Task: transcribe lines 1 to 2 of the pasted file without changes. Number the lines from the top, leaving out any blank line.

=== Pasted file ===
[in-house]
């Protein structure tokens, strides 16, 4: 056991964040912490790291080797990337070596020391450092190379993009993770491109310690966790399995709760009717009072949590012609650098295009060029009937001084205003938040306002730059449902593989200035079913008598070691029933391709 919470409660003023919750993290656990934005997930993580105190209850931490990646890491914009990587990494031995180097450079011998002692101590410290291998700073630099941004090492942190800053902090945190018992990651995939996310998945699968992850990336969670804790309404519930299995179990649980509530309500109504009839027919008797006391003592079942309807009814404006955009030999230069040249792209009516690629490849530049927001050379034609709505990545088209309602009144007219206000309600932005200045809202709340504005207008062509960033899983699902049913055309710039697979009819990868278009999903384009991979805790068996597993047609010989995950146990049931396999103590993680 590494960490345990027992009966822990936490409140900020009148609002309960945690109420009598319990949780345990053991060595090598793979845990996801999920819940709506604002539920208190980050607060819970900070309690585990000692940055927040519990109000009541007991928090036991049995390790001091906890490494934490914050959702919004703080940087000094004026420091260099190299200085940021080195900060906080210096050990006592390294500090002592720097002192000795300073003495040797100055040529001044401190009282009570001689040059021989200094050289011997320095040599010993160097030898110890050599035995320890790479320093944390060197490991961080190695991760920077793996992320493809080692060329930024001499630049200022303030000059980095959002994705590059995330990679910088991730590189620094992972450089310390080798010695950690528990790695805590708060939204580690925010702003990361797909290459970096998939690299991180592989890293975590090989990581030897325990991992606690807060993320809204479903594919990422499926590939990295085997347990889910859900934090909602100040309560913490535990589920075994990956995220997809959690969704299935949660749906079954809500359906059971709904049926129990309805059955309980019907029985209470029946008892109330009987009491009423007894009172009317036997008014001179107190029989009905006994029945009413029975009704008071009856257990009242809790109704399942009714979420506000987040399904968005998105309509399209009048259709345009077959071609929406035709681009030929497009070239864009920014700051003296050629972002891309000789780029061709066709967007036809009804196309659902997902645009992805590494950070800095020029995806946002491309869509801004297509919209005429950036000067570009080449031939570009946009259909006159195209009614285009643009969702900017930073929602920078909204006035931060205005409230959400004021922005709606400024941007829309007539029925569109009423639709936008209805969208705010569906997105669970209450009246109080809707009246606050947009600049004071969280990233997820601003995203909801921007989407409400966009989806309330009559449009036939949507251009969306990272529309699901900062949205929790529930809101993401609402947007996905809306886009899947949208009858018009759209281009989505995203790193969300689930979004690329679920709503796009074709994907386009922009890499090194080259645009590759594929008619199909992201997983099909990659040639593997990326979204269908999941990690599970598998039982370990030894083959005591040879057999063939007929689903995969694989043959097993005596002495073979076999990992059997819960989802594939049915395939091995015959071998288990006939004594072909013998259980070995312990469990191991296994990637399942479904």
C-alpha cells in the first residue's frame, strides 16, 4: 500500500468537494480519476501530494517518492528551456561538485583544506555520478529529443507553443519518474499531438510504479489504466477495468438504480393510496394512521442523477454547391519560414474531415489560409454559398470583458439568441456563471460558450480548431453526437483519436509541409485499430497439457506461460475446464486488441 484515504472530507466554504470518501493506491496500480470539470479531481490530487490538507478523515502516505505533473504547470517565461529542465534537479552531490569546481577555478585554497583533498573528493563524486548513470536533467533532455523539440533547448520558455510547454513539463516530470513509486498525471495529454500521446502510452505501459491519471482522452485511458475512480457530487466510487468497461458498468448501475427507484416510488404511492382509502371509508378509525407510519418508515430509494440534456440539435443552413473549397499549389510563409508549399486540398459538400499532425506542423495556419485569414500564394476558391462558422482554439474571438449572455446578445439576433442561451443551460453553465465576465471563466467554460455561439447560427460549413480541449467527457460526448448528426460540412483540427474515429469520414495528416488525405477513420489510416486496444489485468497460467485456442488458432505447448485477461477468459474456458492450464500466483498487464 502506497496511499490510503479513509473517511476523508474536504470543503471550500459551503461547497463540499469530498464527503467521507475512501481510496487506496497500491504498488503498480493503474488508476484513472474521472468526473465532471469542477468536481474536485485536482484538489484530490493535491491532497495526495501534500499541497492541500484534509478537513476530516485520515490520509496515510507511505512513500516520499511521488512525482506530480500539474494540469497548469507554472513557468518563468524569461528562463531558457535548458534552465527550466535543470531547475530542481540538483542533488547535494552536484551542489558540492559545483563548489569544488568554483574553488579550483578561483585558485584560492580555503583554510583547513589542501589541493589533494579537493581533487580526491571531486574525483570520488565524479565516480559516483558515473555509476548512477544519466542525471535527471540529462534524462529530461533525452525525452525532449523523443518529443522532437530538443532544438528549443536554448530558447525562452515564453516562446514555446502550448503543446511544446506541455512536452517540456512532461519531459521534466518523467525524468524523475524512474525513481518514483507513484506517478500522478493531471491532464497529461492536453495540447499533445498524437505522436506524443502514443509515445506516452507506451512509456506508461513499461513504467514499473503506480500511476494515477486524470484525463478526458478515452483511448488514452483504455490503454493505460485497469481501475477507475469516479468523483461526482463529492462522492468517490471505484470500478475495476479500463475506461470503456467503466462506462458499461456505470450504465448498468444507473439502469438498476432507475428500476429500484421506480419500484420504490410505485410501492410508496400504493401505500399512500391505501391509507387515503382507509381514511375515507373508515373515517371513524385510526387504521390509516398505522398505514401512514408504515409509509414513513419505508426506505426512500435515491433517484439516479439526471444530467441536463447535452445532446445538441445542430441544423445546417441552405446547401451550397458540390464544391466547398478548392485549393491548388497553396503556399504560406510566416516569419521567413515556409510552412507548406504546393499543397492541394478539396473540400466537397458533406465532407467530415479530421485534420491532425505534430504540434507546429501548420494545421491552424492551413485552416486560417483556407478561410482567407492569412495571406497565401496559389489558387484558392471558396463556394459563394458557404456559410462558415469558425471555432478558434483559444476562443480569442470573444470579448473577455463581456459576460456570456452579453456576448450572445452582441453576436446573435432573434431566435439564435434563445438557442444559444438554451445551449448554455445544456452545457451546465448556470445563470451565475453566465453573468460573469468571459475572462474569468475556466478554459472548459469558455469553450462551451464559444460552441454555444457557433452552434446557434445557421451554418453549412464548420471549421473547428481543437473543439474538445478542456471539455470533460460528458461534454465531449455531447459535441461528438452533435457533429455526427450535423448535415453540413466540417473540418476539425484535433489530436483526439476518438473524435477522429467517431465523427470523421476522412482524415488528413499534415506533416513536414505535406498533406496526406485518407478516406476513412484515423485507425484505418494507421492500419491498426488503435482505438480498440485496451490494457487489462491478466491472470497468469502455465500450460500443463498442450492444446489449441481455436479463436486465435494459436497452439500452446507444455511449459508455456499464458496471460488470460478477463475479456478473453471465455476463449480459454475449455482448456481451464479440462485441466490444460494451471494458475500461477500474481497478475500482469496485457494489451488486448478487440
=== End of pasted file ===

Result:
[in-house]
């Protein structure tokens, strides 16, 4: 056991964040912490790291080797990337070596020391450092190379993009993770491109310690966790399995709760009717009072949590012609650098295009060029009937001084205003938040306002730059449902593989200035079913008598070691029933391709 919470409660003023919750993290656990934005997930993580105190209850931490990646890491914009990587990494031995180097450079011998002692101590410290291998700073630099941004090492942190800053902090945190018992990651995939996310998945699968992850990336969670804790309404519930299995179990649980509530309500109504009839027919008797006391003592079942309807009814404006955009030999230069040249792209009516690629490849530049927001050379034609709505990545088209309602009144007219206000309600932005200045809202709340504005207008062509960033899983699902049913055309710039697979009819990868278009999903384009991979805790068996597993047609010989995950146990049931396999103590993680 590494960490345990027992009966822990936490409140900020009148609002309960945690109420009598319990949780345990053991060595090598793979845990996801999920819940709506604002539920208190980050607060819970900070309690585990000692940055927040519990109000009541007991928090036991049995390790001091906890490494934490914050959702919004703080940087000094004026420091260099190299200085940021080195900060906080210096050990006592390294500090002592720097002192000795300073003495040797100055040529001044401190009282009570001689040059021989200094050289011997320095040599010993160097030898110890050599035995320890790479320093944390060197490991961080190695991760920077793996992320493809080692060329930024001499630049200022303030000059980095959002994705590059995330990679910088991730590189620094992972450089310390080798010695950690528990790695805590708060939204580690925010702003990361797909290459970096998939690299991180592989890293975590090989990581030897325990991992606690807060993320809204479903594919990422499926590939990295085997347990889910859900934090909602100040309560913490535990589920075994990956995220997809959690969704299935949660749906079954809500359906059971709904049926129990309805059955309980019907029985209470029946008892109330009987009491009423007894009172009317036997008014001179107190029989009905006994029945009413029975009704008071009856257990009242809790109704399942009714979420506000987040399904968005998105309509399209009048259709345009077959071609929406035709681009030929497009070239864009920014700051003296050629972002891309000789780029061709066709967007036809009804196309659902997902645009992805590494950070800095020029995806946002491309869509801004297509919209005429950036000067570009080449031939570009946009259909006159195209009614285009643009969702900017930073929602920078909204006035931060205005409230959400004021922005709606400024941007829309007539029925569109009423639709936008209805969208705010569906997105669970209450009246109080809707009246606050947009600049004071969280990233997820601003995203909801921007989407409400966009989806309330009559449009036939949507251009969306990272529309699901900062949205929790529930809101993401609402947007996905809306886009899947949208009858018009759209281009989505995203790193969300689930979004690329679920709503796009074709994907386009922009890499090194080259645009590759594929008619199909992201997983099909990659040639593997990326979204269908999941990690599970598998039982370990030894083959005591040879057999063939007929689903995969694989043959097993005596002495073979076999990992059997819960989802594939049915395939091995015959071998288990006939004594072909013998259980070995312990469990191991296994990637399942479904």